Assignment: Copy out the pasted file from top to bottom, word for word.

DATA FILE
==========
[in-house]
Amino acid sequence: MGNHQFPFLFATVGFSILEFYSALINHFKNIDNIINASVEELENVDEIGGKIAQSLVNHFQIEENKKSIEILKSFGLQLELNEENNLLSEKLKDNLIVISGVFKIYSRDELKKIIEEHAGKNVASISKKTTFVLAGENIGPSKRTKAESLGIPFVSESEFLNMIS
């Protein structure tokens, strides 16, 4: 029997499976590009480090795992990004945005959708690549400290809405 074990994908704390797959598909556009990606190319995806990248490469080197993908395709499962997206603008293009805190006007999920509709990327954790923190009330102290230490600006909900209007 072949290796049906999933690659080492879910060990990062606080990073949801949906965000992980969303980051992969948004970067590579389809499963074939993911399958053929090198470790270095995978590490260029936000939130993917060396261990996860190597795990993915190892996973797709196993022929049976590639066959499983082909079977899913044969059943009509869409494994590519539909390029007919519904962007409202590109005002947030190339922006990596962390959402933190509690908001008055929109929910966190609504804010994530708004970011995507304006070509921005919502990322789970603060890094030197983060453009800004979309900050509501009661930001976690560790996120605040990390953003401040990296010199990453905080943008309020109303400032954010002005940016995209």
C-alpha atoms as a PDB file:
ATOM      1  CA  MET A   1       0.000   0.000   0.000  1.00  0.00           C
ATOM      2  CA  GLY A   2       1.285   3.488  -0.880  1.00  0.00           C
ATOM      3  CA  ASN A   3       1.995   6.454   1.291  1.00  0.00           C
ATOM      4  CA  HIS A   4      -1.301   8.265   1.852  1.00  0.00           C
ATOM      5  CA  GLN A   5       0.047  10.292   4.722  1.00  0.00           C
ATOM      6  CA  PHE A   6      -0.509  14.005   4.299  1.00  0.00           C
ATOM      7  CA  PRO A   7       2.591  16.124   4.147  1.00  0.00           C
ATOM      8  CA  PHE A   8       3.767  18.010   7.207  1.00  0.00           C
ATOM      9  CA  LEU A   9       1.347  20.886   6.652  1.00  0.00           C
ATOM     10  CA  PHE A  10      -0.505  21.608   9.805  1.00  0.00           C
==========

[in-house]
Amino acid sequence: MGNHQFPFLFATVGFSILEFYSALINHFKNIDNIINASVEELENVDEIGGKIAQSLVNHFQIEENKKSIEILKSFGLQLELNEENNLLSEKLKDNLIVISGVFKIYSRDELKKIIEEHAGKNVASISKKTTFVLAGENIGPSKRTKAESLGIPFVSESEFLNMIS
């Protein structure tokens, strides 16, 4: 029997499976590009480090795992990004945005959708690549400290809405 074990994908704390797959598909556009990606190319995806990248490469080197993908395709499962997206603008293009805190006007999920509709990327954790923190009330102290230490600006909900209007 072949290796049906999933690659080492879910060990990062606080990073949801949906965000992980969303980051992969948004970067590579389809499963074939993911399958053929090198470790270095995978590490260029936000939130993917060396261990996860190597795990993915190892996973797709196993022929049976590639066959499983082909079977899913044969059943009509869409494994590519539909390029007919519904962007409202590109005002947030190339922006990596962390959402933190509690908001008055929109929910966190609504804010994530708004970011995507304006070509921005919502990322789970603060890094030197983060453009800004979309900050509501009661930001976690560790996120605040990390953003401040990296010199990453905080943008309020109303400032954010002005940016995209």
C-alpha atoms as a PDB file:
ATOM      1  CA  MET A   1       0.000   0.000   0.000  1.00  0.00           C
ATOM      2  CA  GLY A   2       1.285   3.488  -0.880  1.00  0.00           C
ATOM      3  CA  ASN A   3       1.995   6.454   1.291  1.00  0.00           C
ATOM      4  CA  HIS A   4      -1.301   8.265   1.852  1.00  0.00           C
ATOM      5  CA  GLN A   5       0.047  10.292   4.722  1.00  0.00           C
ATOM      6  CA  PHE A   6      -0.509  14.005   4.299  1.00  0.00           C
ATOM      7  CA  PRO A   7       2.591  16.124   4.147  1.00  0.00           C
ATOM      8  CA  PHE A   8       3.767  18.010   7.207  1.00  0.00           C
ATOM      9  CA  LEU A   9       1.347  20.886   6.652  1.00  0.00           C
ATOM     10  CA  PHE A  10      -0.505  21.608   9.805  1.00  0.00           C